When IBF junior welterweight beltholder Zab Judah disrobes in the ring for Saturday night's bout with WBA counter part Amir Khan, first-time observers might notice the fighter's chiseled upper torso along with his massive, muscular arms.
The 33-year-old veteran’s eye-popping physique is the result of his work with controversial conditioning and nutrition guru Victor Conte, the BALCO founder who did a prison stint for his work with illegal performance-enhancing drugs in numerous professional sports a few years ago.
"I'm just feeling great these days," said Judah (41-6, 28 knockouts). "I'm very much looking forward to the bell going 'Ding-Ding' on Saturday night."
To hear his trainer Pernell Whitaker tell it, Judah, who weighed around 143 pounds at the beginning of the week, will not only be carrying around anvils for arms but is also virtually gliding on winged feet.
"Zab might have more muscularity, but he won't weigh but 140 pounds," Whitaker said during a phone call on Tuesday from the Hit Factory Gym, where he is training Judah. "Zab ain't no damn heavyweight. He is not going to be a gorilla, he's going to be a boxer. (The muscles) won't bother his quickness or his ability to move."
Judah will be after his sixth straight victory and his fourth knockout during that run against the Khan (25-1, 17 KOs), who is on a seven-bout winning streak that includes three stoppages going into their bout at the Mandalay Bay Hotel in Las Vegas on HBO.
"God is great, and so far, everything has turned out beautifully. God is blessing me with nothing but great results," said Judah, whose supplementation and special high-altitude training simulation programs are being overseen by Conte. The fitness guru is working with a number of world-class athletes, including ultra-talented bantamweight titleholder Nonito Donaire.
"I've probably been working with Zab for about five weeks now,” Conte told RingTV.com. “I think that he is a very talented fighter and a terrific person. I greatly appreciate the opportunity he has given to me. This should be an exciting fight between two very gifted athletes with excellent teams helping both of them to prepare.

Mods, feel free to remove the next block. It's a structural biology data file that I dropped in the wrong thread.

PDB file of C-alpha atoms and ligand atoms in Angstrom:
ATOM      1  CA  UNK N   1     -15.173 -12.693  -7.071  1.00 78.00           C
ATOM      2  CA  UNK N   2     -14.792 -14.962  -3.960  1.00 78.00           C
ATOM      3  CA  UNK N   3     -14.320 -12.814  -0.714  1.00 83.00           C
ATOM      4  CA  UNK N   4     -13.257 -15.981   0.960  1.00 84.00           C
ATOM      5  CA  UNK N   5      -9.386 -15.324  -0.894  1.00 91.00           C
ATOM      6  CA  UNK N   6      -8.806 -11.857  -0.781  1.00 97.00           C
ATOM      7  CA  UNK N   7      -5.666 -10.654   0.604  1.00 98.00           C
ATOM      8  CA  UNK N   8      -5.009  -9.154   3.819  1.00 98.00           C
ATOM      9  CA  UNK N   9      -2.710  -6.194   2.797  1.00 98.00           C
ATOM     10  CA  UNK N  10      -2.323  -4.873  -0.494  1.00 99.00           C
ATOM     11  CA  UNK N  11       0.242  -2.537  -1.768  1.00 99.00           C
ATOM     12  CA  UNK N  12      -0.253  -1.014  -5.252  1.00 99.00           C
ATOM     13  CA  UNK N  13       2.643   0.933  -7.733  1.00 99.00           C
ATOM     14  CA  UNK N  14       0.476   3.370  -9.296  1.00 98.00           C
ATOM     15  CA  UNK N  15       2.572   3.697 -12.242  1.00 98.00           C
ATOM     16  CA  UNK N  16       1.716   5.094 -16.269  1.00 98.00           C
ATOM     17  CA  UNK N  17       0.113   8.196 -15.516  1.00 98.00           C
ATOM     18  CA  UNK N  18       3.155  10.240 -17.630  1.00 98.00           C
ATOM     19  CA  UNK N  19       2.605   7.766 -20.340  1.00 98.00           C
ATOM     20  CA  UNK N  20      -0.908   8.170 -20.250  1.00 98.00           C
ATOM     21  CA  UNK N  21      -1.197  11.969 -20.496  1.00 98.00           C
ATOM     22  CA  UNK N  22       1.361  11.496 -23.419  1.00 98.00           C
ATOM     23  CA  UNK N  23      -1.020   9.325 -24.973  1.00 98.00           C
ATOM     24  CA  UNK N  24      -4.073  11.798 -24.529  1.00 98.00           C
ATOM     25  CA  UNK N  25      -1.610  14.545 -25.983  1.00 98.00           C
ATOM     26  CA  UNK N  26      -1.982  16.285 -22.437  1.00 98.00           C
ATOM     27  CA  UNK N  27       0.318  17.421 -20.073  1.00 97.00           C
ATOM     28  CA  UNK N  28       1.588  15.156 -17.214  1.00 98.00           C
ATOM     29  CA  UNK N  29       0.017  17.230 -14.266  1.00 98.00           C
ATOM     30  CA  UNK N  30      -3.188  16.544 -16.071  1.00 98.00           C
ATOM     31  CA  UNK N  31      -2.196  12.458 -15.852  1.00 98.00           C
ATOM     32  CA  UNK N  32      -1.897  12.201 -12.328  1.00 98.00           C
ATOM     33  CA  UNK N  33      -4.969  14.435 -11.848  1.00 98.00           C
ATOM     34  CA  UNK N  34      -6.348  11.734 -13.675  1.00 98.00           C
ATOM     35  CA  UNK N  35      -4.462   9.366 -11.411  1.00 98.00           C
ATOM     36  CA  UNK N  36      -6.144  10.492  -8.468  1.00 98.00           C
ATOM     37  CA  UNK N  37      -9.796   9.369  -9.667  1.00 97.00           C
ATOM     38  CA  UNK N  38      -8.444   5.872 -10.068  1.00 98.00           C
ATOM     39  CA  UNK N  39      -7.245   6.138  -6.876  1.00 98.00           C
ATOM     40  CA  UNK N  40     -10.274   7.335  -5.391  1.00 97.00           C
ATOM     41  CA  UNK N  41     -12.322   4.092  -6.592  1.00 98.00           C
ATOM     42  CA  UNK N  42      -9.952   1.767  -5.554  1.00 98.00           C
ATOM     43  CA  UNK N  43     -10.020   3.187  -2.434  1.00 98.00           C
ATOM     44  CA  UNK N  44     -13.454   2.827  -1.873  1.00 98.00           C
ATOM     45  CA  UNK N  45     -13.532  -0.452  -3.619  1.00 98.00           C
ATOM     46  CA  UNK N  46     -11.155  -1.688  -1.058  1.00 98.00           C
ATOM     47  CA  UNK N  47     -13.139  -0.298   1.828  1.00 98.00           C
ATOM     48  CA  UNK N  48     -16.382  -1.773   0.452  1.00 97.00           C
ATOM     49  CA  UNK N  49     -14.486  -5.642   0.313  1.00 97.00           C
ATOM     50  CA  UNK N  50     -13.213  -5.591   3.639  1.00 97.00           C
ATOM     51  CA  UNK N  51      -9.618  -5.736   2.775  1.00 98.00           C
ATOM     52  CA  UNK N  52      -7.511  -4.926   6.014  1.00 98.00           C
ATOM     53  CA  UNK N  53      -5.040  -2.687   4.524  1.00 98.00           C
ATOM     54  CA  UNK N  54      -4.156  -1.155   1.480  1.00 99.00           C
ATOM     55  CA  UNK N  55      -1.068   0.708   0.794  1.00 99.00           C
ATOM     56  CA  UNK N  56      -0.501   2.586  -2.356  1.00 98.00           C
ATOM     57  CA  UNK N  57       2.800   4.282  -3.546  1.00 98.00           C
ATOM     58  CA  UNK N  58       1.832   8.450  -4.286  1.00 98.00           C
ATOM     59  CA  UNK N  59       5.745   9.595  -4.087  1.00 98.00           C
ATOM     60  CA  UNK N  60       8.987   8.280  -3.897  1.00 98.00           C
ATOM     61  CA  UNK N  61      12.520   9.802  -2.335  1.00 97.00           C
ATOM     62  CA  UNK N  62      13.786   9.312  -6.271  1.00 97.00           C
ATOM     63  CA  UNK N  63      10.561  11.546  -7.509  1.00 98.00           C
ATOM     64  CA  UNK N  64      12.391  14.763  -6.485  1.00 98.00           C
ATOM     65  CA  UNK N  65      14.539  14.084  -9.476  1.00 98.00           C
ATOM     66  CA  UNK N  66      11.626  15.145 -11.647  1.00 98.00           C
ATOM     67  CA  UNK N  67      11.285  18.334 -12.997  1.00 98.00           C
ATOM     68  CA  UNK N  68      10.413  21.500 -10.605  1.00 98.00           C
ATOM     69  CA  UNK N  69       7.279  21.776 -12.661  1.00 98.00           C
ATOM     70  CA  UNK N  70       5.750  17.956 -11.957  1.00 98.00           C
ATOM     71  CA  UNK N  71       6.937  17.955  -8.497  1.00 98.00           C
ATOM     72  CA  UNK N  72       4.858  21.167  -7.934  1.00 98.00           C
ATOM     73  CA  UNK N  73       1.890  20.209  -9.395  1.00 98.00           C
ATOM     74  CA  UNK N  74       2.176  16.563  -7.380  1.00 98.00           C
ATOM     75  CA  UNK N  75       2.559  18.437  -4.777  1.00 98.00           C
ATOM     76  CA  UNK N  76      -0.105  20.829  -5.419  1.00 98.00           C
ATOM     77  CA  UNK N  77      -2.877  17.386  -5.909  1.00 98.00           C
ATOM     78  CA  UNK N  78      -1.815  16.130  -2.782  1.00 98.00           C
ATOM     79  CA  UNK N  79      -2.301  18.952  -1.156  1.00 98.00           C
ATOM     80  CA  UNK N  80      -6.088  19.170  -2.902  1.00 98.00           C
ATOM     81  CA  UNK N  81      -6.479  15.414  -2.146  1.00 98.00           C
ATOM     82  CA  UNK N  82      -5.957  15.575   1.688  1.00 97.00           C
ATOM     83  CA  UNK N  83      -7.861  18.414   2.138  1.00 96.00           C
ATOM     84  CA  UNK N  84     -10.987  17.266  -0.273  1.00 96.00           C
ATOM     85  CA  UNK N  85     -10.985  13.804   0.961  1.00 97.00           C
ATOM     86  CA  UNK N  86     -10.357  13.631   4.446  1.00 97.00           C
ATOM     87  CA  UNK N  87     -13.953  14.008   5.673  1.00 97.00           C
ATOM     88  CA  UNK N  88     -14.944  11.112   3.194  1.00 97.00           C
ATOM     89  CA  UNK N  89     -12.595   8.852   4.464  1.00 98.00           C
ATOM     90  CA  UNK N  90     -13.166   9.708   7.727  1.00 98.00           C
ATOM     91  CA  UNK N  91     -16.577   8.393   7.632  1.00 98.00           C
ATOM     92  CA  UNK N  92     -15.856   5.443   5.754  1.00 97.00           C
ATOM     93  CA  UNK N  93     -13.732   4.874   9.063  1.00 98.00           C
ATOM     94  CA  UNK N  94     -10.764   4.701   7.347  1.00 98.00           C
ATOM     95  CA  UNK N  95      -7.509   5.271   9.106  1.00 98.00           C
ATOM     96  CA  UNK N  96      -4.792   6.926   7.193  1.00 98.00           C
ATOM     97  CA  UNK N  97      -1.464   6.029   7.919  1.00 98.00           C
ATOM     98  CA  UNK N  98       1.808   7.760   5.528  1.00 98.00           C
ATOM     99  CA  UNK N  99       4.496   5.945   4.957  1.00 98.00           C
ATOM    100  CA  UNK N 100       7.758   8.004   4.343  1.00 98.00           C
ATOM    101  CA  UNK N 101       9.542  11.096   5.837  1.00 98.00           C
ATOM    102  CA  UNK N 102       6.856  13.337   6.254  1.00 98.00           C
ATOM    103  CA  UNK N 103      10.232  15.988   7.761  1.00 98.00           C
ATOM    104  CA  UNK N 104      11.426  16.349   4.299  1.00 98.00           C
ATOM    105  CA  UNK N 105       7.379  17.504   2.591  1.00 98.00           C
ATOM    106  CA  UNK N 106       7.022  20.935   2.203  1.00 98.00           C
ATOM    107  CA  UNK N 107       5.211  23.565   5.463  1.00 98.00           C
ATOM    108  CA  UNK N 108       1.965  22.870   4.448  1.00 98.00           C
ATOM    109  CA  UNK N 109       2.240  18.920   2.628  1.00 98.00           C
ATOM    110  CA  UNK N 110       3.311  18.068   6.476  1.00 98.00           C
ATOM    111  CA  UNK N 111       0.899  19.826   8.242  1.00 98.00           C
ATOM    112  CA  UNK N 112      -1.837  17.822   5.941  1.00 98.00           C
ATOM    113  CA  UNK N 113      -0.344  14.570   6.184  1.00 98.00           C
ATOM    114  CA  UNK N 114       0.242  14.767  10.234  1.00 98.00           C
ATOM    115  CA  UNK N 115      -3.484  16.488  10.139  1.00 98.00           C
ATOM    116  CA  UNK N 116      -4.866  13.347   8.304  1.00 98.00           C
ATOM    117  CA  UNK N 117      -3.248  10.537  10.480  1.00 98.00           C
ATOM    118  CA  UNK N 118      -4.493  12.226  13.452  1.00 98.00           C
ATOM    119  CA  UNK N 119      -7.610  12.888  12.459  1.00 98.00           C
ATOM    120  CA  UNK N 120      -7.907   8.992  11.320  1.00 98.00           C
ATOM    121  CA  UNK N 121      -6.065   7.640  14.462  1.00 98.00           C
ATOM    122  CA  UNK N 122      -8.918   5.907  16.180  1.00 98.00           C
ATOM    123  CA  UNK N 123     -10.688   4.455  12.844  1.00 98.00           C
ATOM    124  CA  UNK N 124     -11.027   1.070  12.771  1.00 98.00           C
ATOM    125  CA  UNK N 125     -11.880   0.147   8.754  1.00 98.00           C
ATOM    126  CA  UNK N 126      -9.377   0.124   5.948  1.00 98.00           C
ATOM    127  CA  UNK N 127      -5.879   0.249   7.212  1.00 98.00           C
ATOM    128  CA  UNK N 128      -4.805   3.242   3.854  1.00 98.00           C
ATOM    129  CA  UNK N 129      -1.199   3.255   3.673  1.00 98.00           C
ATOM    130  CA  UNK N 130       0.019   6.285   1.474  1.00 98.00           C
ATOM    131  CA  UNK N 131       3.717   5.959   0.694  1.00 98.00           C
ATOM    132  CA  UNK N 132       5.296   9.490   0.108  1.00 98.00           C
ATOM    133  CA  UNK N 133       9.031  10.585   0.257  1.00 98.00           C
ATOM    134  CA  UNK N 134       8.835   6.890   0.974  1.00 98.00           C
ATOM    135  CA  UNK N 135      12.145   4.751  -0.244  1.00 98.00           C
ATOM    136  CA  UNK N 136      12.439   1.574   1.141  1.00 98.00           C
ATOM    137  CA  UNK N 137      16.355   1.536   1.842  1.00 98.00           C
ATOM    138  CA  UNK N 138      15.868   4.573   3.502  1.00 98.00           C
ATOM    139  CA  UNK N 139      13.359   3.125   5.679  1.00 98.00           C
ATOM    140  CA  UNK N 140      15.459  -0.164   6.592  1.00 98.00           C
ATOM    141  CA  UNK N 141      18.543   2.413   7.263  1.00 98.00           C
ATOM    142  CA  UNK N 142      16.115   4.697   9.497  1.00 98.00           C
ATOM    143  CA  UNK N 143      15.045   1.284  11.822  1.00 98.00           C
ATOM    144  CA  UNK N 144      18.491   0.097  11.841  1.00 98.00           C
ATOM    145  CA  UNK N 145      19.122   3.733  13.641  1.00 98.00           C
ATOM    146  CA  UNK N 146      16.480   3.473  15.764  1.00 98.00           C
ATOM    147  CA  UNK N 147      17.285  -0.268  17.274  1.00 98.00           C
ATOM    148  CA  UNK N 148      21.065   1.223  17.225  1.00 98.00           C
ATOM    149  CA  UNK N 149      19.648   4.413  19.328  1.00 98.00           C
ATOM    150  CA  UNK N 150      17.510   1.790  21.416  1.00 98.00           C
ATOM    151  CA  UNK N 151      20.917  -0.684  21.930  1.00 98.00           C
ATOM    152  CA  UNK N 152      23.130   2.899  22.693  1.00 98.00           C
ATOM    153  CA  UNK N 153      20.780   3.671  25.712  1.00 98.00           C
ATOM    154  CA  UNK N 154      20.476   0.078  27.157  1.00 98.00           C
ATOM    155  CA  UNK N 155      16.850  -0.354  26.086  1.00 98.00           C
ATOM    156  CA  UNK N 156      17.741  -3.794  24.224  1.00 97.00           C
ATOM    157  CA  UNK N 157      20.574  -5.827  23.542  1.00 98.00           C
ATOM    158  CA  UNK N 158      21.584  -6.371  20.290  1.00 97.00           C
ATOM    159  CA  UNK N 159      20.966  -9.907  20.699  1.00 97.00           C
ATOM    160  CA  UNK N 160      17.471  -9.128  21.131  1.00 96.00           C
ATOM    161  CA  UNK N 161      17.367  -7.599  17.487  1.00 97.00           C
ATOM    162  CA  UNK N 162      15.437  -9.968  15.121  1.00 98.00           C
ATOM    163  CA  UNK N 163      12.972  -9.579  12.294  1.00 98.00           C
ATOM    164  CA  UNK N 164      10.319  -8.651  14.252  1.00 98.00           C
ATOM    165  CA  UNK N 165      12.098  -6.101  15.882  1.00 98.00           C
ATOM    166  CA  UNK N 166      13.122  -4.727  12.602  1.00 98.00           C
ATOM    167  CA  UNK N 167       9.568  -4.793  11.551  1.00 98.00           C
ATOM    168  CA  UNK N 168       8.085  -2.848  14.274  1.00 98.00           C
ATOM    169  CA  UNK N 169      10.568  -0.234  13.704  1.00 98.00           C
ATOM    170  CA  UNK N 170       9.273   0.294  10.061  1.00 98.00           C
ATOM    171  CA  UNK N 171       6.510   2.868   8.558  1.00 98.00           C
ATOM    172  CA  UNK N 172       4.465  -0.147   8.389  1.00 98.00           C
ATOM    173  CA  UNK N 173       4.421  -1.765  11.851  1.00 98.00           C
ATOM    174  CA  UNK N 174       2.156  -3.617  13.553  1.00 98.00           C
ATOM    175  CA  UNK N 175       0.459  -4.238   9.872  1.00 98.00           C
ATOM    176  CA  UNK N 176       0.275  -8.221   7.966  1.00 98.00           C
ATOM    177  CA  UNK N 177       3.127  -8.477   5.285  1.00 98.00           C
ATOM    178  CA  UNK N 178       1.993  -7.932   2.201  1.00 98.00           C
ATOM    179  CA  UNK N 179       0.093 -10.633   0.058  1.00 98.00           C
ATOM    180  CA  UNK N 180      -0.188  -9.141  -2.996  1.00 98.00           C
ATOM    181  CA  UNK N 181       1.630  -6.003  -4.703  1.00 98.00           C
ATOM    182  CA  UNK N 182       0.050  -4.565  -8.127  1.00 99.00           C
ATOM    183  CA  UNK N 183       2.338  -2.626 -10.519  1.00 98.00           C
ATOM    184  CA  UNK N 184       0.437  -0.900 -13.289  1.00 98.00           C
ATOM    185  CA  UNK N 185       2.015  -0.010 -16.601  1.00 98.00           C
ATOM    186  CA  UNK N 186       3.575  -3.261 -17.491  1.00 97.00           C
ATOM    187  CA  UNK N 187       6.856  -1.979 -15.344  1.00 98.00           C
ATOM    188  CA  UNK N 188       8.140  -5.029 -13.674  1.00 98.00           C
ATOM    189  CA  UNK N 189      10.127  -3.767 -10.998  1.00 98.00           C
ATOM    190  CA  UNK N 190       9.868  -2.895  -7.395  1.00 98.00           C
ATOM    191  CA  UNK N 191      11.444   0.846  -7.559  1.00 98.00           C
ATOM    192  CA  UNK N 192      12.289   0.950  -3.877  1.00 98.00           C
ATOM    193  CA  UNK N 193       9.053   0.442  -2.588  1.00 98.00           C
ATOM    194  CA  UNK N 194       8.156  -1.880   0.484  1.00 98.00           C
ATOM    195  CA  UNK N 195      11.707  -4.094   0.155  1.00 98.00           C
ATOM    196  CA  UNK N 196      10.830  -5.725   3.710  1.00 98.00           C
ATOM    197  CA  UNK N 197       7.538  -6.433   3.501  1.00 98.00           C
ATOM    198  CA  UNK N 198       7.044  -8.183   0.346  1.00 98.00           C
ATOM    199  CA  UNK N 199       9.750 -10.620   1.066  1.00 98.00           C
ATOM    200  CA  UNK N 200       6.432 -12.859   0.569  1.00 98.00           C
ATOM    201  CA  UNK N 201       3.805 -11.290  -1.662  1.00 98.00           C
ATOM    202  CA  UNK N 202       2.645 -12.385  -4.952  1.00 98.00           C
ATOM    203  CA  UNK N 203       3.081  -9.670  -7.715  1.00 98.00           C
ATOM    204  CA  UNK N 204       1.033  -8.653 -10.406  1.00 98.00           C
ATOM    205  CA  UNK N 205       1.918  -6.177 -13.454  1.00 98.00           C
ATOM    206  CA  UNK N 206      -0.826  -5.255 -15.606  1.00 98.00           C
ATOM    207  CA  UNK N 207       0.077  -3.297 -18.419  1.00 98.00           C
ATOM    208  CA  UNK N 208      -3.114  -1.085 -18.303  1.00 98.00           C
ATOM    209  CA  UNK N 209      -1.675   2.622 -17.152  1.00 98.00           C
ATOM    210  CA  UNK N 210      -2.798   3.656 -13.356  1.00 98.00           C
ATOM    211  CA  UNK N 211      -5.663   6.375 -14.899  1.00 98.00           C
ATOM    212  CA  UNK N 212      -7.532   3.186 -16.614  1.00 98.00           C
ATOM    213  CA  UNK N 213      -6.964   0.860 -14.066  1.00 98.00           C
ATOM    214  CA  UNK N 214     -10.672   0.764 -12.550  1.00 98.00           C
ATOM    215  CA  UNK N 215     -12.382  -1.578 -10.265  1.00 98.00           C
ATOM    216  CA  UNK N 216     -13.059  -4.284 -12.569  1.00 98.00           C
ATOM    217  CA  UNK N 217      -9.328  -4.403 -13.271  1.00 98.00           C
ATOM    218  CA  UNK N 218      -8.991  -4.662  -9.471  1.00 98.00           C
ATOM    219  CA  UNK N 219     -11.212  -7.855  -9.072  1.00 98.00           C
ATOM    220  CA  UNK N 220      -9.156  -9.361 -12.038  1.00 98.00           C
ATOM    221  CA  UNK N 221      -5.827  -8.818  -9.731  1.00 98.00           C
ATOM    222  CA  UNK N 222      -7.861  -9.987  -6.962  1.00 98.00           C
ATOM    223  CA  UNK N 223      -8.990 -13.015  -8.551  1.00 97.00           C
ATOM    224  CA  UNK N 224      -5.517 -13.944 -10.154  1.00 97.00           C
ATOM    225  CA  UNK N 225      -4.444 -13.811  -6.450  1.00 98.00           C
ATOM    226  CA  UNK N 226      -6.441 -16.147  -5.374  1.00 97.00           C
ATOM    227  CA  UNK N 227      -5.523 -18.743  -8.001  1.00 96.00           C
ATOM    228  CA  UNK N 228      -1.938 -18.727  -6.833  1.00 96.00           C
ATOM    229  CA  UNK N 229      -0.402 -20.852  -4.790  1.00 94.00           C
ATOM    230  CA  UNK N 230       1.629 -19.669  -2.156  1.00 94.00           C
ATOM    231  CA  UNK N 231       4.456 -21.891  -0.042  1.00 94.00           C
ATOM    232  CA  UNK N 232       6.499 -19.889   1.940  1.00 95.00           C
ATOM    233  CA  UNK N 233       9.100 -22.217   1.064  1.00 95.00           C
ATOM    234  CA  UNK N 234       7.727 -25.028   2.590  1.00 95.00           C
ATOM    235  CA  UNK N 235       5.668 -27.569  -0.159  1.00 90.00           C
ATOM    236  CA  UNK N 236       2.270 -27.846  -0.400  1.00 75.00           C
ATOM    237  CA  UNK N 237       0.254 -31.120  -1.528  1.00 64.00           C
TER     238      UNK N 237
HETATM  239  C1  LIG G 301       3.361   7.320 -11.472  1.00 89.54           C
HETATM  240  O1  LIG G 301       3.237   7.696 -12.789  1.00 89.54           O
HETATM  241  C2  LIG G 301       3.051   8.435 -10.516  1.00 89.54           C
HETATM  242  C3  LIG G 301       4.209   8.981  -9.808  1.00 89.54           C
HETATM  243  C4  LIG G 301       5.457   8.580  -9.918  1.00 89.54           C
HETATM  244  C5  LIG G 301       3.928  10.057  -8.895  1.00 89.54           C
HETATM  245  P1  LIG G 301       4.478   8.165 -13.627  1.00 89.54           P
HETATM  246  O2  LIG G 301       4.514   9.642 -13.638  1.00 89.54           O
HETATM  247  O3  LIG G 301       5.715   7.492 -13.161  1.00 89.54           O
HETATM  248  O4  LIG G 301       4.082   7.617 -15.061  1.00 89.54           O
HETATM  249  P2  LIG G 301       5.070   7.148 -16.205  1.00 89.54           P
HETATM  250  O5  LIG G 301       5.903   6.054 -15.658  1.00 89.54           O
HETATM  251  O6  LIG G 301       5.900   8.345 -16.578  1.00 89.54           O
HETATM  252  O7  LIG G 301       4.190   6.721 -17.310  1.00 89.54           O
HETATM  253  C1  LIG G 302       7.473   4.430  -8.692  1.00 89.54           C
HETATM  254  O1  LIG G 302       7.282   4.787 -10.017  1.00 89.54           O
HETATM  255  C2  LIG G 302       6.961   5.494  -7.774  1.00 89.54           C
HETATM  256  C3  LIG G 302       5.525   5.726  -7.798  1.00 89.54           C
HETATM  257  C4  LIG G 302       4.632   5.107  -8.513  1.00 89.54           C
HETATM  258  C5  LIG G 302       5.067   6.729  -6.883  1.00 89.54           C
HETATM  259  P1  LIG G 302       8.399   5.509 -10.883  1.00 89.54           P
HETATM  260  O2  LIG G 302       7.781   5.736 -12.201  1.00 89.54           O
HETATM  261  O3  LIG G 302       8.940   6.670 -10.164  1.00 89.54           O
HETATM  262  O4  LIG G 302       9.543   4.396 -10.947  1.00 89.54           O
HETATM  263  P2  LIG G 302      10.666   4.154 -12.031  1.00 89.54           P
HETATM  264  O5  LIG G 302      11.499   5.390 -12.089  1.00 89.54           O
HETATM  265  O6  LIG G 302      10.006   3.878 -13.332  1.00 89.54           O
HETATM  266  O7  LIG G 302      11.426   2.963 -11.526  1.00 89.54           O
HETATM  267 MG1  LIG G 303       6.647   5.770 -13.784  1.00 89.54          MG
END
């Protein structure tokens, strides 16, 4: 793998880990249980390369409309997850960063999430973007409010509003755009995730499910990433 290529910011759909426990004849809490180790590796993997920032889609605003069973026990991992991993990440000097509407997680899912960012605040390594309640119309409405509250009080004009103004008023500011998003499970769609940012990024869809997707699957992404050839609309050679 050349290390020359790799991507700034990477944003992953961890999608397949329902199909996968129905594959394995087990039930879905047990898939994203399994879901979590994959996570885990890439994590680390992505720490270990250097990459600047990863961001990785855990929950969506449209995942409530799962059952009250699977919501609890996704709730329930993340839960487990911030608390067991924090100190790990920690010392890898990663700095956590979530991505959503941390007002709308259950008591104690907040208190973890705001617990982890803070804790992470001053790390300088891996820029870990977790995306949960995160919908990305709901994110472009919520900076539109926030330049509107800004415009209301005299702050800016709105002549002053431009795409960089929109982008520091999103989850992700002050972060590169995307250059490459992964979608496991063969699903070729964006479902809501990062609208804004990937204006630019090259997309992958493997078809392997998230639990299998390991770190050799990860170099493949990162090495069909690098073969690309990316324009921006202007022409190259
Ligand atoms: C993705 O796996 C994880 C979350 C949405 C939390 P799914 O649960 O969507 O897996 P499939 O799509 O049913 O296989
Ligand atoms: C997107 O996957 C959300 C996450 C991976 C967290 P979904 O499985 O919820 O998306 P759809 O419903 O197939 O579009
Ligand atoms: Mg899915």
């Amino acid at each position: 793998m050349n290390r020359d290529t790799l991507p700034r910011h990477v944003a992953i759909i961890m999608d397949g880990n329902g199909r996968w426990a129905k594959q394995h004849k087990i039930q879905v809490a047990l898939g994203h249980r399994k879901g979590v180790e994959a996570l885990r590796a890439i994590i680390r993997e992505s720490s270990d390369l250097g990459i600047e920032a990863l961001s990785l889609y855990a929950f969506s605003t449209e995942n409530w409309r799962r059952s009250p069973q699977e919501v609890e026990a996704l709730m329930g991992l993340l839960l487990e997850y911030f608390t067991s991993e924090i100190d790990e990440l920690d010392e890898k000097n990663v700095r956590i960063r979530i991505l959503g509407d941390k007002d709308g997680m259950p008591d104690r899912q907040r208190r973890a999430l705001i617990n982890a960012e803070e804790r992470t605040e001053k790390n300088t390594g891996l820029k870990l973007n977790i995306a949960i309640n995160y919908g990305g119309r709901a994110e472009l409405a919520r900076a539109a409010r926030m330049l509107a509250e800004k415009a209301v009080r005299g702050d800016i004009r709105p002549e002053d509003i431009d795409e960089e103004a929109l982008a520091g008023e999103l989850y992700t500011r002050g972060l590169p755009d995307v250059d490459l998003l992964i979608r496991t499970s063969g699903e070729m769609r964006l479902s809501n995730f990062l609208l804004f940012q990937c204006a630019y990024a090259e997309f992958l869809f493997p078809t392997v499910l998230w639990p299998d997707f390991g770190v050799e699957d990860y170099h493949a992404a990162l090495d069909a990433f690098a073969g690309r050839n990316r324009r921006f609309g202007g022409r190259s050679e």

"But I believe Zab will win the fight because of his belief system and experience. I find all of the bold talk by the Khan team to be amusing. Zab is stronger, faster and smarter than ever before and he is highly motivated. If Khan and his team really expect to overwhelm Zab as they claim, then they may be in for a big surprise on fight night."
If one goes by the results he‘s had with Donaire, Conte has an excellent track record with boxers.
Donaire, a former IBF flyweight beltholder and interim 115-pound titlist, debuted at 118 pounds with a fourth-round knockout of former ex-beltholder Wladimir Sidorenko last December. The San Francisco-based Filipino broke the nose of the former Olympian, who was stopped for the first time in his career.
In February, Donaire just as easily scored his 25th consecutive victory and his 10th knockout in his past 12 fights by dethroning highly regarded veteran Fernando Montiel (45-3-2, 35 KOs), of Mexico with a second-round knockout.
"You know, the things that Victor does for me are incredible," said Donaire in February, prior to facing Montiel. "At the same time, the high-altitude simulation, just the overall things that Victor does for me, I'm blessed to have him in my corner. And I'm not afraid to say his name."
Conte made a four-year career out of helping athletes to circumvent Olympic-style drug testing policies until BALCO was raided in 2003, after which he was briefly imprisoned. But has said he has turned over a new leaf.
Since 1988, Conte has run SNAC, an acronym for Scientific Nutrition for Advanced Conditioning, which is an organization that he says supplies legal sports nutrition products and supplements.
"I've been with Victor now for a while. We've just been working for a couple of months," said Judah. "Victor's a nice guy despite his rap sheet that people give him. I like him because we're kind of similar in certain ways. People judge us from our past."
Just as Conte claims to be a changed man, so Judah appears to have resurrected a once-troubled career.
Judah's past includes putting a choke hold on referee Jay Nady following a second-round knockout loss to Kostya Tszyu in November 2001 and intentionally hitting Floyd Mayweather Jr. below the belt, which ingnited an in-the-ring brawl during a 12-round decision loss to Mayweather in April 2006.
Conte has said that he is lending his expertise toward anti-doping efforts in sports in general.
"Victor Conte is a very standup guy, and he's a very loyal guy. People will always say that he was known for his steroid cases and X, Y and Z," said Judah. "But you know what? I would put one arm around Victor Conte and stick out the other arm for a blood test. And I know that everything would still turn out great."
In addition to Conte, Judah has in his corner a former four-division titleholder in Whitaker, who will be working Judah's corner for the second straight fight.
"Victor Conte is more or less a conditioner and a motivator, and you know that being in shape and having a great-looking body does not necessarily change your fighting ability," said Judah. "But I think that for my fighting ability, I owe that credit to Pernell Whitaker, and he's the No. 1 guy in that respect.
"That's what's got me in the great shape that I'm in today. As far as my boxing ability, I'm just ready to get busy."
Whitaker, a southpaw defensive wizard who went 41-4-1 (with 17 knockouts), paired with Judah for the first time in March.
That's when Judah ended Kaizer Mabuza’s winning streak at eight fights, stopping the South African for the vacant belt he now owns.
"Everyone's doing their job," said Judah. "And come Saturday night, you're going to see the best Zab Judah that you guys have been looking forward to seeing."
Photos / Chris Cozzone-Fightwireimages.com